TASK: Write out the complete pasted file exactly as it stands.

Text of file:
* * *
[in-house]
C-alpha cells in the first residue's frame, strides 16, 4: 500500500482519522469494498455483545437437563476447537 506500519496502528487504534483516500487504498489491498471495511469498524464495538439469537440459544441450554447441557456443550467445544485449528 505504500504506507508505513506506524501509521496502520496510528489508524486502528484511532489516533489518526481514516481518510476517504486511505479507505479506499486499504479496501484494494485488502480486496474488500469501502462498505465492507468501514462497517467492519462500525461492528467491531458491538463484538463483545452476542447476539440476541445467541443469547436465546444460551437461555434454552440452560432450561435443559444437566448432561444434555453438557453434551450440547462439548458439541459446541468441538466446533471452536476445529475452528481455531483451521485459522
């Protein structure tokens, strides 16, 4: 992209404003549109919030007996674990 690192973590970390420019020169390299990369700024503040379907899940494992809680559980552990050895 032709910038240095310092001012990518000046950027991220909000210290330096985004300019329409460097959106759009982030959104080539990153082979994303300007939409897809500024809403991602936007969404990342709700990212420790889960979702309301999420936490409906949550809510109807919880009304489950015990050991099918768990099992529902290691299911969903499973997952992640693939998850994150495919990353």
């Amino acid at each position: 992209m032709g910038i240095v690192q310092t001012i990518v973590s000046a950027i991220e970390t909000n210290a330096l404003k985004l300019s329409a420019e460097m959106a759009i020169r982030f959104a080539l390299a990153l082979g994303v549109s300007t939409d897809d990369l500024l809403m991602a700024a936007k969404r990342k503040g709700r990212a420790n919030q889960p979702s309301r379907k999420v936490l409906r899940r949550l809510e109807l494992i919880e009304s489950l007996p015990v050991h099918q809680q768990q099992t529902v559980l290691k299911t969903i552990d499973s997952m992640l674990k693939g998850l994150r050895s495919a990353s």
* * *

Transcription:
[in-house]
C-alpha cells in the first residue's frame, strides 16, 4: 500500500482519522469494498455483545437437563476447537 506500519496502528487504534483516500487504498489491498471495511469498524464495538439469537440459544441450554447441557456443550467445544485449528 505504500504506507508505513506506524501509521496502520496510528489508524486502528484511532489516533489518526481514516481518510476517504486511505479507505479506499486499504479496501484494494485488502480486496474488500469501502462498505465492507468501514462497517467492519462500525461492528467491531458491538463484538463483545452476542447476539440476541445467541443469547436465546444460551437461555434454552440452560432450561435443559444437566448432561444434555453438557453434551450440547462439548458439541459446541468441538466446533471452536476445529475452528481455531483451521485459522
């Protein structure tokens, strides 16, 4: 992209404003549109919030007996674990 690192973590970390420019020169390299990369700024503040379907899940494992809680559980552990050895 032709910038240095310092001012990518000046950027991220909000210290330096985004300019329409460097959106759009982030959104080539990153082979994303300007939409897809500024809403991602936007969404990342709700990212420790889960979702309301999420936490409906949550809510109807919880009304489950015990050991099918768990099992529902290691299911969903499973997952992640693939998850994150495919990353």
């Amino acid at each position: 992209m032709g910038i240095v690192q310092t001012i990518v973590s000046a950027i991220e970390t909000n210290a330096l404003k985004l300019s329409a420019e460097m959106a759009i020169r982030f959104a080539l390299a990153l082979g994303v549109s300007t939409d897809d990369l500024l809403m991602a700024a936007k969404r990342k503040g709700r990212a420790n919030q889960p979702s309301r379907k999420v936490l409906r899940r949550l809510e109807l494992i919880e009304s489950l007996p015990v050991h099918q809680q768990q099992t529902v559980l290691k299911t969903i552990d499973s997952m992640l674990k693939g998850l994150r050895s495919a990353s």